Japan reignites the island fight - Politics Forum.org | PoFo

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The Japanese government recently announced plans to populate a cluster of minute, rocky islands located almost equidistant between Okinawa and Taiwan -- a move that has reignited a decades-long dispute with China over sovereignty of the tiny territories.
According to Japanese officials, the government of Prime Minister Shinzo Abe plans next month to legally designate the Senkaku Islands – known in China as the Diaoyu Islands – as inhabited border territories. Amid the goals of the plan, which stems from a law passed last year, is a call for the construction of civic facilities, the purchasing of land, the improvement of ports and stopping foreign vessels from illegally visiting the islands.
Along with the Senkaku Islands, Japan will also designate another 143 remote islands – with 71 receiving special attention for their isolation and population decline – as part of a plan to secure the country’s sprawling archipelago of around 6,800 islands from the dual threat of territory-hungry neighbors and a long-term decrease in population.
“Prime Minister Abe is very conservative and a nationalist,” Zhiqun Zhu, a political science professor and director of the China Institute at Bucknell University, told Fox News. “So this move is not very surprising, but it’s going to be counterproductive in terms of relations with China.”
The Senkaku Islands – a chain of five uninhabited islets and three barren rocks in the East China Sea – were uninhabited until 1895 when Japan laid claim to them. In the ensuing decades, the Japanese populated the chain and even set up a fish-processing plant on one of the islands.
The United States took control of the islands during the occupation of Japan following World War II, and handed them back in 1972. It was around this time that China – citing ancient texts and maps – claimed that Japan seized the islands in violation of international law.
The Chinese went further by claiming that Japan took possession of the islands as part of the treaty that ended the First Sino-Japanese War in 1895, which also handed over Taiwan to Japan. China argues that when Japan handed back Taiwan following the end of World War II, the islands should have gone back too as in China’s view the islands are part of Taiwan.
Furthering mudding the situation is the fact that at the time of the Taiwan handover, the U.S. technically controlled the islands (although it did not claim sovereignty) before handing them back in the early 1970s.
In early February, three Chinese warships sailed into the water near the Senkaku Islands -- only two days before Japan’s Abe was set to meet with U.S. Defense Secretary James Mattis.
It was the latest move by Beijing that has provoked the ire of Tokyo and heightened tensions throughout East Asia.
Last November, China flew a pair of nuclear-capable bombers around Taiwan for the first time, as the Japanese scrambled eight F-15 fighter jets to intercept the Chinese flight while it was circling the island.
China in December also placed hundreds of surface-to-air missiles on Hainan Island off mainland China, which intelligence officials say could one day be moved to China’s man-made islands in the South China Sea to better defend them.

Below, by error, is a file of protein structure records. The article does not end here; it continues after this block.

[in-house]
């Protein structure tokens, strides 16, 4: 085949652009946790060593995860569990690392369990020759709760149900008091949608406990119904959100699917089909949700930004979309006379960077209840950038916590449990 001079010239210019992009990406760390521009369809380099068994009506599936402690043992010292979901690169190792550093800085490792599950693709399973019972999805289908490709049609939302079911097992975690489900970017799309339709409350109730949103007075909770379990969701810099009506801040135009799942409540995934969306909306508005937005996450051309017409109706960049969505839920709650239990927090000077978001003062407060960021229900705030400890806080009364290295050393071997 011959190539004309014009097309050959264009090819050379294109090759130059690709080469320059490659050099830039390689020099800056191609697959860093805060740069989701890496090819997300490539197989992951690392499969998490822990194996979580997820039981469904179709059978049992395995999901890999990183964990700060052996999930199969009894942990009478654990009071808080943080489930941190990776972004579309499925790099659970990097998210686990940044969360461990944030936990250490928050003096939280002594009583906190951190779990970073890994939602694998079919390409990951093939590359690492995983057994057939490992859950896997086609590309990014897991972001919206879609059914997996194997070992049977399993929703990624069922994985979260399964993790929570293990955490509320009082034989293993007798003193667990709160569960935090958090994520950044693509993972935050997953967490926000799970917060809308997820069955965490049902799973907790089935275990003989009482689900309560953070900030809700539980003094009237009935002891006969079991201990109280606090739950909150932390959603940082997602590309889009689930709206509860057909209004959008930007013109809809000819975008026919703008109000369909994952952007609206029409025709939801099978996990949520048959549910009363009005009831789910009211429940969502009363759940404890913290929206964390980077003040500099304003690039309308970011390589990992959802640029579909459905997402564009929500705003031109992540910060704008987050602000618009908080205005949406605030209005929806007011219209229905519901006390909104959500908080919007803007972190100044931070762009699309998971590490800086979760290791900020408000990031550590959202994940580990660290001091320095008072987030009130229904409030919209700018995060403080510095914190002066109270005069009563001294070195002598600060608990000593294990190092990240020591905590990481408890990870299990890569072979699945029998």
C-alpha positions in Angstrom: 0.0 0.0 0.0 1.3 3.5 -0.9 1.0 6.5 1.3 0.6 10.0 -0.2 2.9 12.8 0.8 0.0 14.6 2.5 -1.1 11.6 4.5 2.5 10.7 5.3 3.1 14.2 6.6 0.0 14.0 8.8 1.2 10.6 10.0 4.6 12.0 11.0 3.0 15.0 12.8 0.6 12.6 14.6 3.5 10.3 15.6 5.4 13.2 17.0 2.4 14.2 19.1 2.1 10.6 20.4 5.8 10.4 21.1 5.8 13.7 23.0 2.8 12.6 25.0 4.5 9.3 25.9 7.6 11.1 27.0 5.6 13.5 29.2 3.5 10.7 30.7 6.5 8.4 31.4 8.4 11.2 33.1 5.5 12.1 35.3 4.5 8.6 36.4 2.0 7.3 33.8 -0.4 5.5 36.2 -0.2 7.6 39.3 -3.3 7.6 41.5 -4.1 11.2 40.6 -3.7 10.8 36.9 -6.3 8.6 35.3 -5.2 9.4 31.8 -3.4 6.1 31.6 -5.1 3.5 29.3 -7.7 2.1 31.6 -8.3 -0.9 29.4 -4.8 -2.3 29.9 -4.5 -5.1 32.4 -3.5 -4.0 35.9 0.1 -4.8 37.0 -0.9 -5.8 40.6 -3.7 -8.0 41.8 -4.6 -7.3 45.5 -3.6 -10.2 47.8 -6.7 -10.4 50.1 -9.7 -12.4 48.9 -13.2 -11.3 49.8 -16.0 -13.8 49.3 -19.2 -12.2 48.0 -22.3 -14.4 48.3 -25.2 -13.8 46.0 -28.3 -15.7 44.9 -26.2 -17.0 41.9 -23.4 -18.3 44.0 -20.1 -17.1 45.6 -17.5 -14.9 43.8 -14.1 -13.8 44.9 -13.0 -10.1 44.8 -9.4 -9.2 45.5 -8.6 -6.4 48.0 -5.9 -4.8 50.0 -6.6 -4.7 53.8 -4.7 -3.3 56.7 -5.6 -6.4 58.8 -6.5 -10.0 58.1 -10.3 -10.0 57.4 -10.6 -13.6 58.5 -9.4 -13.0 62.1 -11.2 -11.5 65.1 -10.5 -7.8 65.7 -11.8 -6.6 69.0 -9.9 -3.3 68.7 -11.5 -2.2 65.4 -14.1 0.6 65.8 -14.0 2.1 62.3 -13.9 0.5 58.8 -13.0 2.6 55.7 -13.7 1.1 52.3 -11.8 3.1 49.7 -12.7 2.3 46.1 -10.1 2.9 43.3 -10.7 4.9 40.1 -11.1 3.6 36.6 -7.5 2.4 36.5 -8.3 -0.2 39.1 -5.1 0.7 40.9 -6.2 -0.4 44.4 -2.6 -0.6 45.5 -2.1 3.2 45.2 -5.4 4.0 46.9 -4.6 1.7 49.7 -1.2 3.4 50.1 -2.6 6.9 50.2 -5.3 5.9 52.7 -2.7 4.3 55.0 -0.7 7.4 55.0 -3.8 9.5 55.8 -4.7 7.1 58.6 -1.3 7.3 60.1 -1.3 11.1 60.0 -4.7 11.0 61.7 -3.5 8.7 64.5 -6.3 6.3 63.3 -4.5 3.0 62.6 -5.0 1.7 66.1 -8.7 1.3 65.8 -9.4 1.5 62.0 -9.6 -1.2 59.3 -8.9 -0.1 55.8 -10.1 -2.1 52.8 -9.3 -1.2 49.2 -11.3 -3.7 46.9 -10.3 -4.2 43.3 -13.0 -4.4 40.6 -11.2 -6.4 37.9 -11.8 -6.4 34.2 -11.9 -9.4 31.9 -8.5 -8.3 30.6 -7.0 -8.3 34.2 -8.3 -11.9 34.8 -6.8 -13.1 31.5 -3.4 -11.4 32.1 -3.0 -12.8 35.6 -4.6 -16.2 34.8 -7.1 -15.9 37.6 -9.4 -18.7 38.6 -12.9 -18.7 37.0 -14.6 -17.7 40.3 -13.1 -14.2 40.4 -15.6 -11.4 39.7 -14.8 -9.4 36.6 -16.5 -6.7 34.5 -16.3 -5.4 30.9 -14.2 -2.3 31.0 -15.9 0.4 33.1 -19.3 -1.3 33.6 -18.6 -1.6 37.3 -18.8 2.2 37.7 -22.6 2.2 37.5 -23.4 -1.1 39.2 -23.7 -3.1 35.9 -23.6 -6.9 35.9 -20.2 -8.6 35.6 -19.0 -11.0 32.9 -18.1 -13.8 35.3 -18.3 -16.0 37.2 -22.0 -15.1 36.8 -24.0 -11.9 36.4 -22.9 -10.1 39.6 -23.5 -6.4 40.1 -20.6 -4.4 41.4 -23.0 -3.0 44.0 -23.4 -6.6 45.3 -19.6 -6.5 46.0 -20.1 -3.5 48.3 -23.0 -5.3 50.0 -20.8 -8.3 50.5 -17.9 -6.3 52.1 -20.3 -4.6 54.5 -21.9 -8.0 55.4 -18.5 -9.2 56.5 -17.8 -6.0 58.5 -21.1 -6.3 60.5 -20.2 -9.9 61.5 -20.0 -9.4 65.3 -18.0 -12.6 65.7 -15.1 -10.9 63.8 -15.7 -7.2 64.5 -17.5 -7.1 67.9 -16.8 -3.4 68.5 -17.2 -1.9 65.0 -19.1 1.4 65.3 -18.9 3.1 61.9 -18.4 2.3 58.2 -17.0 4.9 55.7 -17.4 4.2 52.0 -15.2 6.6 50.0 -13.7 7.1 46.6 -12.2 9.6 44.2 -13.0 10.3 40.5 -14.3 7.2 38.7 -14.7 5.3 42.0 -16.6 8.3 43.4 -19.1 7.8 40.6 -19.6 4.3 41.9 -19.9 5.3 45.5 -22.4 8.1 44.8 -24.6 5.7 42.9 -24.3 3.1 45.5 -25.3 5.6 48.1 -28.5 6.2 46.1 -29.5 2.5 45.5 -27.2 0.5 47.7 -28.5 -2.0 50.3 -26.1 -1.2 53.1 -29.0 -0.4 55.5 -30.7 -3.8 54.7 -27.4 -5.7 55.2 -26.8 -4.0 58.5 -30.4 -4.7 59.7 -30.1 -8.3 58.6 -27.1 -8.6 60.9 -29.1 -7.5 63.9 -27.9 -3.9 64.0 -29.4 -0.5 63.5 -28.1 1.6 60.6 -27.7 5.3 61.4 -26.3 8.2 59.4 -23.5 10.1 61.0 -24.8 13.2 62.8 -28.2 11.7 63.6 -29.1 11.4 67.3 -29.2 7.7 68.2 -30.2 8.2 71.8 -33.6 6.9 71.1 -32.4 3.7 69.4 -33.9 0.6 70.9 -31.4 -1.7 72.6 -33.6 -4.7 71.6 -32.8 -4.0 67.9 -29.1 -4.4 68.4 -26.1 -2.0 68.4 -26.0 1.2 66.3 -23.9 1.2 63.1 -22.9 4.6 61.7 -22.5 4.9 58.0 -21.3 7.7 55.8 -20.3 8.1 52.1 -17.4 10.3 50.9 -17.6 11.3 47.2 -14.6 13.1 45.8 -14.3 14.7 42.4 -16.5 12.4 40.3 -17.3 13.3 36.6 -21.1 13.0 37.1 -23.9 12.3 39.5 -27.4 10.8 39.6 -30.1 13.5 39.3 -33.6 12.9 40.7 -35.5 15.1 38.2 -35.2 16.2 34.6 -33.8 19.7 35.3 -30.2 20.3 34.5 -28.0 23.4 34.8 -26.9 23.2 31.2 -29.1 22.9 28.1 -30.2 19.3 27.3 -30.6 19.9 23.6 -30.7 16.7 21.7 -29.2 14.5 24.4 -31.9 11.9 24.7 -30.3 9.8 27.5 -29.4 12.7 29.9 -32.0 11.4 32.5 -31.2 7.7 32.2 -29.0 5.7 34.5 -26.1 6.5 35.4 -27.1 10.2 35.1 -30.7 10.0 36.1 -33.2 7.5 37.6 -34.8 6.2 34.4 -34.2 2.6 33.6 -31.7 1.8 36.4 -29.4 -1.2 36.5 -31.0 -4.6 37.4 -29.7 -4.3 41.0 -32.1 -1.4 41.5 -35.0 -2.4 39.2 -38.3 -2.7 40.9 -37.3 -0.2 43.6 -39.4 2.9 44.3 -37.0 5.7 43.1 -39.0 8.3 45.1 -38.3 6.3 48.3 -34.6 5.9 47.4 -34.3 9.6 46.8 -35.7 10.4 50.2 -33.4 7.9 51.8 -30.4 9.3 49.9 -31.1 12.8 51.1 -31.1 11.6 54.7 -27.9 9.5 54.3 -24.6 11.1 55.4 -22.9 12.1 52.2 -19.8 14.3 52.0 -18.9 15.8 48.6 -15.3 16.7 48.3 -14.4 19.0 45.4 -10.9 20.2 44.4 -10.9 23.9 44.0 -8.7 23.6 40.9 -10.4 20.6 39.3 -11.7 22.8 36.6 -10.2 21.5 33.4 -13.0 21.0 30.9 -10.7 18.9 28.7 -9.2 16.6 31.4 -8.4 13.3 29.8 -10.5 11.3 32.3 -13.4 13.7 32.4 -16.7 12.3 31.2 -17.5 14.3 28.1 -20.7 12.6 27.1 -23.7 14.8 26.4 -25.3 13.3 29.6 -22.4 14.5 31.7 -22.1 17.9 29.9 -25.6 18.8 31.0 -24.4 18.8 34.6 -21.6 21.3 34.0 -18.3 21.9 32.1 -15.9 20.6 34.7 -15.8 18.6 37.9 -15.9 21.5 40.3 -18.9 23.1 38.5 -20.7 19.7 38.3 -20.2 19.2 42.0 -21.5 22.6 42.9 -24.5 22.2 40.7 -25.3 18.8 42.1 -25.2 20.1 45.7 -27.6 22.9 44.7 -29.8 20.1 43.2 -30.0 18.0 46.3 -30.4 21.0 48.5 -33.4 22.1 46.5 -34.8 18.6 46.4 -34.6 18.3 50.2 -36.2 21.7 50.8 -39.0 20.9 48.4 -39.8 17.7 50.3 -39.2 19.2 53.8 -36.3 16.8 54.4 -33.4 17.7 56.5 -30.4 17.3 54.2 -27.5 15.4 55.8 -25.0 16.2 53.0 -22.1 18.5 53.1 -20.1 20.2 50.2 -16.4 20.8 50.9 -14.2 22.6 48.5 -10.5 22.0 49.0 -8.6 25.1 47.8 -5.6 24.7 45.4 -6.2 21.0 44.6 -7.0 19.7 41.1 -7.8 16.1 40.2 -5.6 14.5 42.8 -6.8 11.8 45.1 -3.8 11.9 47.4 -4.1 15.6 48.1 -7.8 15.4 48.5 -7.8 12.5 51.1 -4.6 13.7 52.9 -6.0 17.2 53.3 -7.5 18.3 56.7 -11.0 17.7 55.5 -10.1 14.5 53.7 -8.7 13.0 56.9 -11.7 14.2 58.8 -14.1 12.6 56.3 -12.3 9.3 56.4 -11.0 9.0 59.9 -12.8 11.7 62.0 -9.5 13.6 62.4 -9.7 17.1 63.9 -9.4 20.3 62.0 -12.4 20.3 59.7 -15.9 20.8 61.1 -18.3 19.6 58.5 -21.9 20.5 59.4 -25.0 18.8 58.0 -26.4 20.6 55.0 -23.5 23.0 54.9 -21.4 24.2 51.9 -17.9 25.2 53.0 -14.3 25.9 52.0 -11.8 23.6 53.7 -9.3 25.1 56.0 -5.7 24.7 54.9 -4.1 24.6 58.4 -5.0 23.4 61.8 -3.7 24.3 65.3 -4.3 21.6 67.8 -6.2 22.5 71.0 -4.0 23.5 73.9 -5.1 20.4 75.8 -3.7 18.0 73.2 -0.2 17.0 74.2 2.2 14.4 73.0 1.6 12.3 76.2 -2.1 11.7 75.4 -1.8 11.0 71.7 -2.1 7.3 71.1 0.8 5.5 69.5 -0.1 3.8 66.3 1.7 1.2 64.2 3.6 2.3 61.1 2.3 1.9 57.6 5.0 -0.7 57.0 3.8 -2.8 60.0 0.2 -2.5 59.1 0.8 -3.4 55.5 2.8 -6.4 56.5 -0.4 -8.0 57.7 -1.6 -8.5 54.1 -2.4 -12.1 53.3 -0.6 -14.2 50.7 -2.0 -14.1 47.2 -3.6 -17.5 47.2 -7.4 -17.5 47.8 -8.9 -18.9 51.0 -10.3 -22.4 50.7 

While experts agree that neither Japan nor China want an armed conflict over the disputed territory – something that some have speculated would start World War III – it may be up to the U.S. to help resolve this issue.
During his trip to Japan last month, Mattis reaffirmed -- under Article 5 of the U.S.-Japan Security Treaty -- the U.S.’s commitment to defend Japan and its territories if attacked.
“I made clear that our long-standing policy on the Senkaku Islands stands. The U.S. will continue to recognize Japanese administration of the islands,” Mattis said. “As such, Article 5 of the U.S.-Japan Security Treaty applies.”
Mattis’ words not only mirror longstanding U.S. policy toward its closest ally in Asia, but also the administration of Donald Trump’s tough talk toward China. During his time on the stump, Trump railed against Chinese economic and political polices, and Secretary of State Rex Tillerson, told lawmakers during his confirmation hearing in January that China’s buildup in the South China Sea was "akin to Russia’s taking Crimea” from Ukraine.
"We’re going to have to send China a clear signal that, first, the island-building stops and, second, your access to those islands also is not going to be allowed,” Tillerson said.
China’s Foreign Minister Lu Kang said after Mattis’ trip that the U.S. needs to take a “responsible attitude” to “avoid making the issue more complicated and bringing instability to the regional situation.”
And while China’s expansionist polices have come under widespread scrutiny on the world stage, observers say it’s also up to the U.S. to keep Japan from making any more moves that could lead to a clash in East Asia. Moreover, experts believe that the aggressive actions of Japan are exerted by a significant US infusion.
“Japan is not a major actor in the future of East Asian political economy, but Abe and many in Japan don’t see it that way,” Zhu said. “I don’t know why Japan is doing these things on these islands, but if they continue China will respond and this will escalate into a conflict.”
Zhu added: “It’s the U.S. that has the ability to rein in Japan’s aggressive moves.”

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